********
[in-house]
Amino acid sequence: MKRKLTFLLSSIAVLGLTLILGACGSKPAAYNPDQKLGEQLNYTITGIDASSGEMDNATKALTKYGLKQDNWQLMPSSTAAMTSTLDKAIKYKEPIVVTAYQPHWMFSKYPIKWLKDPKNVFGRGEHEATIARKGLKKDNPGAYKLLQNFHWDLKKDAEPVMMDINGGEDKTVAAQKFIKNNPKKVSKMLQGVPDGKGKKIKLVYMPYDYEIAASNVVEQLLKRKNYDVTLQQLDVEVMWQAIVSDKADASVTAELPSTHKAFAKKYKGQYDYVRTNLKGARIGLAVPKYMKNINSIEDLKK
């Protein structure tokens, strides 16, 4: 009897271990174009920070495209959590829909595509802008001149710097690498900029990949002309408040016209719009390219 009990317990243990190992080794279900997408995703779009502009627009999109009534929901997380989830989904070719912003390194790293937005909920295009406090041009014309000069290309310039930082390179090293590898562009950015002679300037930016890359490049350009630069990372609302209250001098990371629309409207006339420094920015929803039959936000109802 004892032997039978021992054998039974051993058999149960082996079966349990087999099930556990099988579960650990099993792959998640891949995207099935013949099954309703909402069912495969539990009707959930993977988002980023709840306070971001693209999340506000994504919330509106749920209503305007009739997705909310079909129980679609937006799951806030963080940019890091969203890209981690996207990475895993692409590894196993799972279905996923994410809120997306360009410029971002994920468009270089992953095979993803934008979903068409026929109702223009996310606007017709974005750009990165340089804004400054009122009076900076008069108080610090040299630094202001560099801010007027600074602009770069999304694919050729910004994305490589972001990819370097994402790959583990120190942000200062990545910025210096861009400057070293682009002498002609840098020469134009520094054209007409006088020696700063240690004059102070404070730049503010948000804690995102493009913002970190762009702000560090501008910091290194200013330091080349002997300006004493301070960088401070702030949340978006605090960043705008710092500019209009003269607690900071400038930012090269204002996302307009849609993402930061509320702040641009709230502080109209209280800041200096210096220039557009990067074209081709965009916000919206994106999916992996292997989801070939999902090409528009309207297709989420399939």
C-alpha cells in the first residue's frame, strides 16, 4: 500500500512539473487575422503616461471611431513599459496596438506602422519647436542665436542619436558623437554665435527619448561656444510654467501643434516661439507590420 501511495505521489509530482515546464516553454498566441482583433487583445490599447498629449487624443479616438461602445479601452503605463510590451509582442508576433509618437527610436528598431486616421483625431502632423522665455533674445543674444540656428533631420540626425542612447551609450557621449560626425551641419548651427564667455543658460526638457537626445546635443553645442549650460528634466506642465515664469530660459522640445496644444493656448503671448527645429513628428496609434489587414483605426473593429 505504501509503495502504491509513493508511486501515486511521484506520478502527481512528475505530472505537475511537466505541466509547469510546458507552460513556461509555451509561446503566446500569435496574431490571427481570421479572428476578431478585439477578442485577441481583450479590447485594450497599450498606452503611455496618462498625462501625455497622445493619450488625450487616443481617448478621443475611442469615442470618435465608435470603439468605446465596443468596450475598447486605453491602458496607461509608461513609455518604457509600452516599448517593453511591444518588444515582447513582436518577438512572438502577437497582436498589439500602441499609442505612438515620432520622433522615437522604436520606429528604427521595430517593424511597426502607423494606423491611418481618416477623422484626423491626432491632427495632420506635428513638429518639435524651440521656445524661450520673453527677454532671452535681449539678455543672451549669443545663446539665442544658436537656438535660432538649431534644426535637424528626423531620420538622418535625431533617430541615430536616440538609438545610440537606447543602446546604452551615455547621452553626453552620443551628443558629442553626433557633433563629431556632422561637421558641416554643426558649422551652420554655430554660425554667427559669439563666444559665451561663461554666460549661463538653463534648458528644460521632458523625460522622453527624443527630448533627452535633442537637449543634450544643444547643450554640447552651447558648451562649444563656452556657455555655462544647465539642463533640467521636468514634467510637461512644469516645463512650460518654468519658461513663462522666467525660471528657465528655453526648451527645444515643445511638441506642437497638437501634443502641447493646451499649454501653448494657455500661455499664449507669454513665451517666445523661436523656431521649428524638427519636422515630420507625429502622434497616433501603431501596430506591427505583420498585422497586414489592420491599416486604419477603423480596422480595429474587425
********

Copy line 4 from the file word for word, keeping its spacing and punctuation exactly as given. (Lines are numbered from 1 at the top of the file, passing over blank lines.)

C-alpha cells in the first residue's frame, strides 16, 4: 500500500512539473487575422503616461471611431513599459496596438506602422519647436542665436542619436558623437554665435527619448561656444510654467501643434516661439507590420 501511495505521489509530482515546464516553454498566441482583433487583445490599447498629449487624443479616438461602445479601452503605463510590451509582442508576433509618437527610436528598431486616421483625431502632423522665455533674445543674444540656428533631420540626425542612447551609450557621449560626425551641419548651427564667455543658460526638457537626445546635443553645442549650460528634466506642465515664469530660459522640445496644444493656448503671448527645429513628428496609434489587414483605426473593429 505504501509503495502504491509513493508511486501515486511521484506520478502527481512528475505530472505537475511537466505541466509547469510546458507552460513556461509555451509561446503566446500569435496574431490571427481570421479572428476578431478585439477578442485577441481583450479590447485594450497599450498606452503611455496618462498625462501625455497622445493619450488625450487616443481617448478621443475611442469615442470618435465608435470603439468605446465596443468596450475598447486605453491602458496607461509608461513609455518604457509600452516599448517593453511591444518588444515582447513582436518577438512572438502577437497582436498589439500602441499609442505612438515620432520622433522615437522604436520606429528604427521595430517593424511597426502607423494606423491611418481618416477623422484626423491626432491632427495632420506635428513638429518639435524651440521656445524661450520673453527677454532671452535681449539678455543672451549669443545663446539665442544658436537656438535660432538649431534644426535637424528626423531620420538622418535625431533617430541615430536616440538609438545610440537606447543602446546604452551615455547621452553626453552620443551628443558629442553626433557633433563629431556632422561637421558641416554643426558649422551652420554655430554660425554667427559669439563666444559665451561663461554666460549661463538653463534648458528644460521632458523625460522622453527624443527630448533627452535633442537637449543634450544643444547643450554640447552651447558648451562649444563656452556657455555655462544647465539642463533640467521636468514634467510637461512644469516645463512650460518654468519658461513663462522666467525660471528657465528655453526648451527645444515643445511638441506642437497638437501634443502641447493646451499649454501653448494657455500661455499664449507669454513665451517666445523661436523656431521649428524638427519636422515630420507625429502622434497616433501603431501596430506591427505583420498585422497586414489592420491599416486604419477603423480596422480595429474587425